Rabbit proof fence - When Rabbits Attack in <br>Madison Indiana
 

Rabbit Havoc in
Madison Indiana

 

Rabbits have besieged the flower garden at Azalea Manor bed and breakfast, here in historic Madison. Seen here, the culprit attempting to hide by holding still. He's been, "eating my flowers!" According to the proprietor.

Here he is about to hop away. We can't tell if he's a Sylvilagus Aquaticus
also known as the "swamp rabbit" or a Sylvilagus Floridanus also known as a "cotton tail."

The Swamp Rabbit, found only in the swamp lowlands along the Ohio and Wabash rivers, spending much of its time up on stumps and logs, although it swims readily when pursued. The swamp rabbit is actually larger than the cottontail, reaching almost six pounds.

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What's known as the "Eastern Cottontail," Sylvilagus floridanus, is found throughout the eastern two-thirds of the US and all the way south through Mexico. In this range, there are 12 subspecies with only one native to Indiana, Sylvilagus floridanus mearnsii. The cottontail is reddish brown to gray along the back and sides, while the underside is gray to white. The underside of the tail is snow white and is very bright when the rabbit runs, thus the name cottontail.

The cottontail and it's tracks have been found in the heart of the cities, including downtown Indianapolis to the deep forests.

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At birth rabbits are born completely helpless, blind, without fur, and weighing less than an ounce. When rabbits are born their life expectancy is very short, about 4 months. Life expectancy of rabbits change as they get older. That fraction who survive longer, are expected to live longer. If they survive long enough to leave the nest, their life expectancy at that time reaches to about 11 months. If they don't successfully weather their first winter the odds aren't good. However for those that do, their life expectancy stretches out to about 3 years.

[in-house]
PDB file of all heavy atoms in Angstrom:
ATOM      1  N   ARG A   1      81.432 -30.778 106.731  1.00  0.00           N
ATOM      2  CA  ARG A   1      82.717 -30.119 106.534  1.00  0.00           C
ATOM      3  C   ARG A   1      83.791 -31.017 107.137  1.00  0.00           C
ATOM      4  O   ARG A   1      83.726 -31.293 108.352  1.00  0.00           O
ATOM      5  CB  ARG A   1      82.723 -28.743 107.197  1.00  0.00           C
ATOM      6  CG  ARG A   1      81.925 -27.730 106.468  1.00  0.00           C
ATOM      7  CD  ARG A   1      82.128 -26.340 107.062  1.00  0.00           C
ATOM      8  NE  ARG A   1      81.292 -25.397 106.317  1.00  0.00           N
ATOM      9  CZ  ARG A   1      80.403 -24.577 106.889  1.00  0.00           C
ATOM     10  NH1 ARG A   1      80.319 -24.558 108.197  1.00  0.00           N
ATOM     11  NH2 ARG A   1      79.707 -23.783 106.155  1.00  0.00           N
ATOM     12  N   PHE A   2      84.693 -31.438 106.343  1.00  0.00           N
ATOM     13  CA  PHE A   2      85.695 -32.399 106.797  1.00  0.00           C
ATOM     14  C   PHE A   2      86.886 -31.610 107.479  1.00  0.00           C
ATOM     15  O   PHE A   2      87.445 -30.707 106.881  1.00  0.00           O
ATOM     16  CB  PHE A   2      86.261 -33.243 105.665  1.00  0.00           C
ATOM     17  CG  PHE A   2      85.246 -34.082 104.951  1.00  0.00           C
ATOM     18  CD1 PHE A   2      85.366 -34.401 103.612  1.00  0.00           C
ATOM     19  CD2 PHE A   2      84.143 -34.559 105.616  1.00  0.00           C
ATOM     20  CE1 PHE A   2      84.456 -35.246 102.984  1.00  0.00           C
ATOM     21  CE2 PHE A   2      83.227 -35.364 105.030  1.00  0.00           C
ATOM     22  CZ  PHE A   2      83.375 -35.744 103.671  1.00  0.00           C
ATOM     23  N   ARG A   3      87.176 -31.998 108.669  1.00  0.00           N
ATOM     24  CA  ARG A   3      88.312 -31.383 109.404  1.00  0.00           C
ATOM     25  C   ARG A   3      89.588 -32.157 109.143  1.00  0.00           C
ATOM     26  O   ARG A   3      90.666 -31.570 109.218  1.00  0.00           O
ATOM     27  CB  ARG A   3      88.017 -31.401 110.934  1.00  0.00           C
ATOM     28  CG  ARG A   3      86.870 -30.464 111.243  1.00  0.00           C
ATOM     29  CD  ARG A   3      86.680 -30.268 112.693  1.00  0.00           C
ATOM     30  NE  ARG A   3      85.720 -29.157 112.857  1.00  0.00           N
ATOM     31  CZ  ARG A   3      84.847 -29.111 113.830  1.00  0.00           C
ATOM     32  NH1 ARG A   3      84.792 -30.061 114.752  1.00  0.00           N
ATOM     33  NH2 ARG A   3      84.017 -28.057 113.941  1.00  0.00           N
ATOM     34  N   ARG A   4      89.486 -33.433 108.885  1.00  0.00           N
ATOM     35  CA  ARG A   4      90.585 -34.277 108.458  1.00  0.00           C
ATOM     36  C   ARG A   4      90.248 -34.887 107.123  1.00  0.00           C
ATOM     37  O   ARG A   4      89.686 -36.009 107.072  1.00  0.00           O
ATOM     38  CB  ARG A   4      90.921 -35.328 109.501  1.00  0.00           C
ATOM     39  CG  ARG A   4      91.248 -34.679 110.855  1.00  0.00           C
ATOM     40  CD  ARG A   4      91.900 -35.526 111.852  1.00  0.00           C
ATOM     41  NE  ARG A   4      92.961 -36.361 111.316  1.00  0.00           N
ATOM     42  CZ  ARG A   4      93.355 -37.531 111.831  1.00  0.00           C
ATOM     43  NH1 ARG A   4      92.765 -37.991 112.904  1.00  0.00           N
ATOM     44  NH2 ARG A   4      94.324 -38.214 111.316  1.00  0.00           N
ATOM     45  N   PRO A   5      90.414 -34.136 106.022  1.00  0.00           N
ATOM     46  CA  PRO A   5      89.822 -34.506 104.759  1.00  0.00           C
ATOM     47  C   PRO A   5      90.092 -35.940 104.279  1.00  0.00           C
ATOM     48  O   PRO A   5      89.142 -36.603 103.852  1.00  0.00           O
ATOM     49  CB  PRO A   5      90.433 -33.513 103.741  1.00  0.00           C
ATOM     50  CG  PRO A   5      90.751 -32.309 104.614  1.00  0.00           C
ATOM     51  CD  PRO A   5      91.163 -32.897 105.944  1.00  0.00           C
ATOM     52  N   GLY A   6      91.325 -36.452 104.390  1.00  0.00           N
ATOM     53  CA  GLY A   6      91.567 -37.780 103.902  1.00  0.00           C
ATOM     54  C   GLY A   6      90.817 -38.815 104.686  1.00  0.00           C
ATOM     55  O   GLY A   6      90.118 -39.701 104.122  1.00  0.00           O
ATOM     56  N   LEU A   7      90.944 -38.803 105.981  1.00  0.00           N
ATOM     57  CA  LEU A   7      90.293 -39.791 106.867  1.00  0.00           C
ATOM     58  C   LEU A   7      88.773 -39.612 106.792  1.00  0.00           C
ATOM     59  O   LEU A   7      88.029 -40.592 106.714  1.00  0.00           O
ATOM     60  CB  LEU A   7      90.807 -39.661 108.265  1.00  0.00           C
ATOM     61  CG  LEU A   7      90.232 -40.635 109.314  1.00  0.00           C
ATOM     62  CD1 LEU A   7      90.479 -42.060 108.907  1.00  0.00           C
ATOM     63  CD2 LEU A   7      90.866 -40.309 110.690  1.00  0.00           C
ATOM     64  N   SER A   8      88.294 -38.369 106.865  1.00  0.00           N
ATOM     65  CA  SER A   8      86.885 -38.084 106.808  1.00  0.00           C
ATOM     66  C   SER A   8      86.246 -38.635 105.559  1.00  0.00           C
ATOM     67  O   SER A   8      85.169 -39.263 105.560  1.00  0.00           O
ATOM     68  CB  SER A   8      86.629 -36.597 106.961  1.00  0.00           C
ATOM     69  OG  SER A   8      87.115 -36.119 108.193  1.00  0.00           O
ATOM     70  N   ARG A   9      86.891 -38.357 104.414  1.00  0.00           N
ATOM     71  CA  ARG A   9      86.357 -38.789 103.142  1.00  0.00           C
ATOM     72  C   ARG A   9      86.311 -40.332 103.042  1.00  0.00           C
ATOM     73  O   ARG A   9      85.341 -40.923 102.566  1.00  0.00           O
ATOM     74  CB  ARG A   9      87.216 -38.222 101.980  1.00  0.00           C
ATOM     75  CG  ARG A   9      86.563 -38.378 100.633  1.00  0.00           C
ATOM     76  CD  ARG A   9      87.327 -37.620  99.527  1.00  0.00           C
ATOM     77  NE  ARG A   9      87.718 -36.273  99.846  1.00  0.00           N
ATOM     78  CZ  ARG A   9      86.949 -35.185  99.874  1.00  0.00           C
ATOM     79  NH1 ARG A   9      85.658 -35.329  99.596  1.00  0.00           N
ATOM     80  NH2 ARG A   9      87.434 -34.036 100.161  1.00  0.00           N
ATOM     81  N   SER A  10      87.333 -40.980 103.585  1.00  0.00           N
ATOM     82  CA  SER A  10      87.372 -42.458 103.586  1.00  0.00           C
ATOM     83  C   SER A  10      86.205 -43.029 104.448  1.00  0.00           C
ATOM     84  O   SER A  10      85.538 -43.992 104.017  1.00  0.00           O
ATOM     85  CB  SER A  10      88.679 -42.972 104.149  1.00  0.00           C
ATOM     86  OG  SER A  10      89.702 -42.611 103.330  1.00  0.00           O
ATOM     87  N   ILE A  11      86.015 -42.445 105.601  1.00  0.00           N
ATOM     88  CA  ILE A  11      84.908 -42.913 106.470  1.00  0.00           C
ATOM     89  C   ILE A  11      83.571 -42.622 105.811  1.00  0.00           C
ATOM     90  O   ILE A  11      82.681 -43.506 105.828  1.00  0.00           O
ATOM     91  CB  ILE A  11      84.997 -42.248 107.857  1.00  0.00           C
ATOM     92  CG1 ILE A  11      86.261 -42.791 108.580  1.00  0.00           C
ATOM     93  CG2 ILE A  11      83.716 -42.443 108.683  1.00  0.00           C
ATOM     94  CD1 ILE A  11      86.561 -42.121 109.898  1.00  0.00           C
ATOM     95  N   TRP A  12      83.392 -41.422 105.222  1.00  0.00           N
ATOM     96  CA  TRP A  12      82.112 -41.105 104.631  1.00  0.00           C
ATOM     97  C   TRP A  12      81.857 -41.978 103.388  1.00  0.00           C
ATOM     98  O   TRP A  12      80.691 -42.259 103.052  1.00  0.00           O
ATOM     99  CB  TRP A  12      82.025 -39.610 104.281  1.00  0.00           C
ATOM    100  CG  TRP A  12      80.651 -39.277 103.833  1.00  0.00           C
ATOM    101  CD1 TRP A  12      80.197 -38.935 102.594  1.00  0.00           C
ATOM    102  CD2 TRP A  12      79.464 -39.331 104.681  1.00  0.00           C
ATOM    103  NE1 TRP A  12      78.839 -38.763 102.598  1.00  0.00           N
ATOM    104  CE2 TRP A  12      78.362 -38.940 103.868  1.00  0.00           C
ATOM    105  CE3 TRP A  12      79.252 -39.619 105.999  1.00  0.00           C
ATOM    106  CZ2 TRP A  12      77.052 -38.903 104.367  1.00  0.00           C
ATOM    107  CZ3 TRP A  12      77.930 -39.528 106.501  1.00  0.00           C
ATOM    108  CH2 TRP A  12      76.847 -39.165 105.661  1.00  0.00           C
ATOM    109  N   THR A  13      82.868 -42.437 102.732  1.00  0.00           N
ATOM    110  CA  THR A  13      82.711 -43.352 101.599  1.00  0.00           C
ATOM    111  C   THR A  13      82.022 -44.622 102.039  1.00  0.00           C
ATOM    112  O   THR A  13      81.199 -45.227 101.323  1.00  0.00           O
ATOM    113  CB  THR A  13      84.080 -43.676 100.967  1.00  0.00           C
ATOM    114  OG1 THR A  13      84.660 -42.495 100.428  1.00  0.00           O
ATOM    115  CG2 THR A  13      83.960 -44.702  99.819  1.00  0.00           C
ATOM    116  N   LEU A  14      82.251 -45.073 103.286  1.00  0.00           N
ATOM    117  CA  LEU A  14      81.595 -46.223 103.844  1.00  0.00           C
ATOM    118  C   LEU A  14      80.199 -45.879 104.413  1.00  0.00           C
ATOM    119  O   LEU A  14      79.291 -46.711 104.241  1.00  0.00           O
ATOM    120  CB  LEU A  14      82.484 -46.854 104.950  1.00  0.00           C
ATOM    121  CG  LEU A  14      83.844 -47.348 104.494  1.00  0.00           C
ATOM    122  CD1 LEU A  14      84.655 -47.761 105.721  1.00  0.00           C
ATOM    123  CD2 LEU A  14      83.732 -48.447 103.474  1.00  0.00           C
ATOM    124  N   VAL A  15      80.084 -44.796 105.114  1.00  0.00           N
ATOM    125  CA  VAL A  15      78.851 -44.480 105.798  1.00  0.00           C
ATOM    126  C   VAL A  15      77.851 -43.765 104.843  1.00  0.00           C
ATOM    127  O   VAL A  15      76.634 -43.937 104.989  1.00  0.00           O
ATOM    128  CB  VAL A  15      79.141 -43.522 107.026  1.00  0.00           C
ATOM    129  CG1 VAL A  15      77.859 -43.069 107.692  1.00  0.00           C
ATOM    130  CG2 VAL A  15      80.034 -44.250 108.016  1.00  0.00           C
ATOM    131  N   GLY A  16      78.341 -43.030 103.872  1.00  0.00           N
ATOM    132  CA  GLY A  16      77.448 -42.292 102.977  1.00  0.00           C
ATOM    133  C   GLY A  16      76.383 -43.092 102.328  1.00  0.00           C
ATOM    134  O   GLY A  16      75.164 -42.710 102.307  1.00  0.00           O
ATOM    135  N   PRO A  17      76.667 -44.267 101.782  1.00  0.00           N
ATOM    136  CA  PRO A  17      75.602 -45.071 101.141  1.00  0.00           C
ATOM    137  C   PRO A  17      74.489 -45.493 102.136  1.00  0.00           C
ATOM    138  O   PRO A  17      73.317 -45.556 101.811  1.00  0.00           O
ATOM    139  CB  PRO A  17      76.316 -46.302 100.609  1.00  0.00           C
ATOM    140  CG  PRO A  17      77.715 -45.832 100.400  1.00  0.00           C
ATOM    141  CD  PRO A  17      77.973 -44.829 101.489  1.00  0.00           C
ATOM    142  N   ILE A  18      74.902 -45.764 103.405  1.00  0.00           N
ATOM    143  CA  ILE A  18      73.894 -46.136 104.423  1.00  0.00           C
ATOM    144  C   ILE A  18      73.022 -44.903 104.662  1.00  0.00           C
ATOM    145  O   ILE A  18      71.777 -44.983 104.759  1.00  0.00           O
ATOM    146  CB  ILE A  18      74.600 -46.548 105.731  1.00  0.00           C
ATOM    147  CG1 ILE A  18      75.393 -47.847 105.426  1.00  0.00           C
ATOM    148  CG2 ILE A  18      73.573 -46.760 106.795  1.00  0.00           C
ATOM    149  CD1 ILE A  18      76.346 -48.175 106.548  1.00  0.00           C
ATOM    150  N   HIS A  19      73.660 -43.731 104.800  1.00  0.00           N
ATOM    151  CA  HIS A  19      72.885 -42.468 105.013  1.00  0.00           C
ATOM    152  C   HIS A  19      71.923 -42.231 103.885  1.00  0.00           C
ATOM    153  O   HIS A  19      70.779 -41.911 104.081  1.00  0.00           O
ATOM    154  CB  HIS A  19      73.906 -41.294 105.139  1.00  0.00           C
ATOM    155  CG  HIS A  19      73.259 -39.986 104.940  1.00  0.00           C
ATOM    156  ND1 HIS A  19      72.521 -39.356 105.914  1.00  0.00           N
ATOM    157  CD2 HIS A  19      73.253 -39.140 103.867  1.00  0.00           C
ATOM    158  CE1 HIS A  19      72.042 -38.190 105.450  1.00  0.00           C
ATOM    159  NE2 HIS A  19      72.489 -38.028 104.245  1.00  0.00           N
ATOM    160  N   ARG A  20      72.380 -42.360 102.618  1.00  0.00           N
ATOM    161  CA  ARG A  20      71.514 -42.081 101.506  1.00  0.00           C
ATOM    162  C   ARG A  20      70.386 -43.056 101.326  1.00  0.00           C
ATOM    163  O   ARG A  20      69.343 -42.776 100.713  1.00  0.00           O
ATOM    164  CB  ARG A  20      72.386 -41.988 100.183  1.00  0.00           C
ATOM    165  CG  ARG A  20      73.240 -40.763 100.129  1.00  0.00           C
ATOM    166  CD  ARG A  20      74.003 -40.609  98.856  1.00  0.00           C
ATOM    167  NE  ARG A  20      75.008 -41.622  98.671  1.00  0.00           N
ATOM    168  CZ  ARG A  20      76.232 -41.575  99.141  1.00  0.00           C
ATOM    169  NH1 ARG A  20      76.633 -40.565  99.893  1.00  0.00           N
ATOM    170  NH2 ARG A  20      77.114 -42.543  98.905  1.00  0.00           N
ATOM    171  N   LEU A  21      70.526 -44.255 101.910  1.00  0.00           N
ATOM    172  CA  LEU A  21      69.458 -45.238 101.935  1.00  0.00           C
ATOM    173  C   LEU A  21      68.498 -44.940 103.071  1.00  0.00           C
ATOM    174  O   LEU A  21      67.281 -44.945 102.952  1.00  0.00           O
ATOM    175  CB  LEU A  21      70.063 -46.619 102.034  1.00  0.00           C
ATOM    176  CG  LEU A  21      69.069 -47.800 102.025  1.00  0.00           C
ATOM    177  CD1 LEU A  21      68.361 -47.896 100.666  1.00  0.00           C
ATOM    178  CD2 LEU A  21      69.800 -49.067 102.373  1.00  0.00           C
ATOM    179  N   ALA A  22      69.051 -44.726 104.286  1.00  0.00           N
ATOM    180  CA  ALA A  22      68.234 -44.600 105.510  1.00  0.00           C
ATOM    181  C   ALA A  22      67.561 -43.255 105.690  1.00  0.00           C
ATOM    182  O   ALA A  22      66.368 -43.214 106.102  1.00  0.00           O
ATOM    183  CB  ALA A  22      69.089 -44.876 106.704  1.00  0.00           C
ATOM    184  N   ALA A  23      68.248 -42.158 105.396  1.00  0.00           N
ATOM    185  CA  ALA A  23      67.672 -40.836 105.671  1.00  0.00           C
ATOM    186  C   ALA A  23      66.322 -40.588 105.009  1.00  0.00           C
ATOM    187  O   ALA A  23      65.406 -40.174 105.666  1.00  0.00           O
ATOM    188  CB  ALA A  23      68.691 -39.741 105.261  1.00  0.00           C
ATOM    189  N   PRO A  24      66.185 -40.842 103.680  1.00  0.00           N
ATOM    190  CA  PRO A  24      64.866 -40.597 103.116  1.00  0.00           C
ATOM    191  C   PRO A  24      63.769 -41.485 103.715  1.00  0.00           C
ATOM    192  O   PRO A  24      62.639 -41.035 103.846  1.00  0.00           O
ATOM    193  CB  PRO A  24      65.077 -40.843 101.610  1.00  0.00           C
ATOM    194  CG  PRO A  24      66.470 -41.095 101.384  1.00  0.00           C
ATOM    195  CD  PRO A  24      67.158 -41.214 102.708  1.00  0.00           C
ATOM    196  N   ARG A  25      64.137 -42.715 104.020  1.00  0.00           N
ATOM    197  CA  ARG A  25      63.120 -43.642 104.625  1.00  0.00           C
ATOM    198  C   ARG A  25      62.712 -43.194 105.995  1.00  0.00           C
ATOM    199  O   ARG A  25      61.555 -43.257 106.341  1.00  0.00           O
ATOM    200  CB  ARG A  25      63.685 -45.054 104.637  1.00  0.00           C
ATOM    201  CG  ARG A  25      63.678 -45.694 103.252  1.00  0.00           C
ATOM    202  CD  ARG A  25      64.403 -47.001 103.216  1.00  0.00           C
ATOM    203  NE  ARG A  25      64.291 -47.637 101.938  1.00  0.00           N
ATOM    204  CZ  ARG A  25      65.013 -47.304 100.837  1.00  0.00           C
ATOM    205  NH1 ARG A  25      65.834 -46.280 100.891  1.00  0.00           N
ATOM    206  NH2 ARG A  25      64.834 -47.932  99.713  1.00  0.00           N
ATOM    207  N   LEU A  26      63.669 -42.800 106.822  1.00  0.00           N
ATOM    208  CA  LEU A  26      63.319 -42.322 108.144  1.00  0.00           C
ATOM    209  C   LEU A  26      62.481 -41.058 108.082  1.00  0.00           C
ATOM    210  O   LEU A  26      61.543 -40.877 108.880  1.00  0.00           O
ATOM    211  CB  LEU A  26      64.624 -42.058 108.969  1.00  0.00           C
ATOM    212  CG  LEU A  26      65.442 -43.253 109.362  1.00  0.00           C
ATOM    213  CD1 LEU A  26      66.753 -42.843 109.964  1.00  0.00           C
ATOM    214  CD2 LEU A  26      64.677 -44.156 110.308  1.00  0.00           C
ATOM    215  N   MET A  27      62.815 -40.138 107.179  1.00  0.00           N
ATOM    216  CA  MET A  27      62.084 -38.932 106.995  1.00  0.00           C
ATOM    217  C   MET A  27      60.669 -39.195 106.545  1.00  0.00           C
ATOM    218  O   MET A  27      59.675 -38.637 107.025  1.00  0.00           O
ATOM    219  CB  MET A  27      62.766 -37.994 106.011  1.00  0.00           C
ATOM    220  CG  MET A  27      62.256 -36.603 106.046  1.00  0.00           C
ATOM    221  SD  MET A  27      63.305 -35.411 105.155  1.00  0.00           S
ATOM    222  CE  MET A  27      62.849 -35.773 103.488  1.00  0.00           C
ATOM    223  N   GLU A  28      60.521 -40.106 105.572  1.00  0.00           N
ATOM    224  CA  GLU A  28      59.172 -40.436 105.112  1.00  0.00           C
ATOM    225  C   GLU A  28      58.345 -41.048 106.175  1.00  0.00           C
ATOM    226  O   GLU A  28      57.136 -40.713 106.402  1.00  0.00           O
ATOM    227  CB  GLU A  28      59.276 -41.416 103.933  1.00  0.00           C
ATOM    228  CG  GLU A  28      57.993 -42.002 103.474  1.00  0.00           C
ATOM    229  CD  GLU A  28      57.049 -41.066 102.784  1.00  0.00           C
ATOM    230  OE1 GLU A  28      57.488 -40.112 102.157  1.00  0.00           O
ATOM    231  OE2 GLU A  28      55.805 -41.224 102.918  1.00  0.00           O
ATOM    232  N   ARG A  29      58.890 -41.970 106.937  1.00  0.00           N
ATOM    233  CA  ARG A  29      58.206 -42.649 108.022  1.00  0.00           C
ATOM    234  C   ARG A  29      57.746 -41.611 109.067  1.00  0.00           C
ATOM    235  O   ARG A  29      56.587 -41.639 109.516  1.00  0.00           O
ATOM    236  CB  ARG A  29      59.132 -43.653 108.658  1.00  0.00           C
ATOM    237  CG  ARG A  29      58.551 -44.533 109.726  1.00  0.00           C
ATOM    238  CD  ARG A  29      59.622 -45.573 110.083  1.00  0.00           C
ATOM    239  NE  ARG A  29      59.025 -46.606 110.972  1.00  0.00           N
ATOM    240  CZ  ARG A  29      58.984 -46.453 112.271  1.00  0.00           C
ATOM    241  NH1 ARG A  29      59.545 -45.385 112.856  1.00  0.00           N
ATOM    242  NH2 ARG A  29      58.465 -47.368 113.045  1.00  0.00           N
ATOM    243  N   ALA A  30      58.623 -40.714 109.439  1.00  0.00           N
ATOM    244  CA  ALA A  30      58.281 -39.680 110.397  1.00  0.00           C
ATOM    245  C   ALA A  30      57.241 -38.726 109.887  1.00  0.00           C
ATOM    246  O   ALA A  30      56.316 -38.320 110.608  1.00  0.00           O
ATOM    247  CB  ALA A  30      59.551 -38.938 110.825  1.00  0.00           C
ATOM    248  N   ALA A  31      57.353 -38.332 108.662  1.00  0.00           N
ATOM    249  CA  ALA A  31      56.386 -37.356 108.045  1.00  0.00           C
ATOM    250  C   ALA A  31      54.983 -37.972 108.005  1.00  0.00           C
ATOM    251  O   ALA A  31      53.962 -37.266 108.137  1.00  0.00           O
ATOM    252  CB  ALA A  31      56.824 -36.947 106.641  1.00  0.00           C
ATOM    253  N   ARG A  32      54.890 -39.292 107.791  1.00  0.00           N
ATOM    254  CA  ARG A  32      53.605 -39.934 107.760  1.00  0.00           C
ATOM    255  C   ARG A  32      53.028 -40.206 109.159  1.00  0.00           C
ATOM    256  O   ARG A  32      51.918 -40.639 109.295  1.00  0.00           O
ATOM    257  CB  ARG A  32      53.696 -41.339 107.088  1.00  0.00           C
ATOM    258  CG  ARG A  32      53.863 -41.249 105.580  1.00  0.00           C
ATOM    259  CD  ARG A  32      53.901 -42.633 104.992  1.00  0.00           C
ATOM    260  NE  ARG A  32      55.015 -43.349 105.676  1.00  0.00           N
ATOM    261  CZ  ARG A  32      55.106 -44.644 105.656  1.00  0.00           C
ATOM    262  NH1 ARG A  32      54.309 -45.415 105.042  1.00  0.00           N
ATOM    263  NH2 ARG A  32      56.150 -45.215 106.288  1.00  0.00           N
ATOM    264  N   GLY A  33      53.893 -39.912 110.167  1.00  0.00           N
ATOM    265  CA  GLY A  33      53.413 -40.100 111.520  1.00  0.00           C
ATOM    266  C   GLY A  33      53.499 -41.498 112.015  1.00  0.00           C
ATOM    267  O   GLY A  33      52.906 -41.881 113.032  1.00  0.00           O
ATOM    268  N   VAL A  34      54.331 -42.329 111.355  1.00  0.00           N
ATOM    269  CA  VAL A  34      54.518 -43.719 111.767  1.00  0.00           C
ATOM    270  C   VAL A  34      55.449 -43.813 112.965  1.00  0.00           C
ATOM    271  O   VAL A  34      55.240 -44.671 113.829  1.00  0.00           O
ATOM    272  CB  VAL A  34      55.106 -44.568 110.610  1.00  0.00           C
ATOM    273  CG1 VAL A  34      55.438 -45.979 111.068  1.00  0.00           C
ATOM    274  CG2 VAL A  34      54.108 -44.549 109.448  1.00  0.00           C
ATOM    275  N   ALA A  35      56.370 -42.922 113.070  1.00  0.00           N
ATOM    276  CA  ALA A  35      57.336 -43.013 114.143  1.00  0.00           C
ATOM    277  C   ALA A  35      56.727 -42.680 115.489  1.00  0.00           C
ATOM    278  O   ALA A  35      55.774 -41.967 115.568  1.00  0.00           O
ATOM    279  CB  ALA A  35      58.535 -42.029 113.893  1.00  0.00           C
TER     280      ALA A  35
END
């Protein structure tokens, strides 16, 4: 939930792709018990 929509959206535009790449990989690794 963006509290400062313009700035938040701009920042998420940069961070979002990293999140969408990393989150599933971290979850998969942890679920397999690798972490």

Warning: Do not attempt to keep or handle a wild rabbit as a pet. Wild rabbits, nor their progeny, will ever become docile, or safe to handle. A hind claw to the eye of a child may hurt the rest of his or her life.
There are "domesticated species" of rabbits legally available, which behave quite differently. Further you should read about "rabbit's re-digestion" before keeping one as a pet, specifically re-eating droppings.

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Rabbit Proof Fence

Rubber snakes and repellents yield mixed results, but would be the least invasive to your garden plans.

Use half inch mesh wire/cloth/or chicken mesh cut into cylinders around the plant. It should be forced or buried into the ground to hold upright and discourage attempts to sneak underneath.  Commercial tree guards and wrapping are also available.

To protect an entire garden, use a fence at least 2 feet high of chicken wire or strong hardware cloth, but with the bottom tight to the ground and buried a few inches. Be sure the mesh is 1 inch or smaller.

Its suggested to remove brush piles and anything else rabbits might consider cover near the garden to make fewer areas for rabbits to hide. However this may not help, since flowers, shrubs, bushes and trees in your garden will likely provide all the cover they need.

Place a dome or cage of chicken wire over an entire small flower bed to allow vulnerable plants such as tulips to start growing before leaving them unprotected.

 

~Good luck

 

WARNING: You need a permit to trap or shoot rabbits from DNR, or you will need to use methods legal only during open hunting season (firearms can only be used where legal).  Cage-traps that don't harm the rabbit baited with dried apples or dry ear corn can be effective in capturing rabbits.

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Sources:
Azalea Manor Bed and Breakfast, Apr 2016
Indiana DNR
Wikipedia

 

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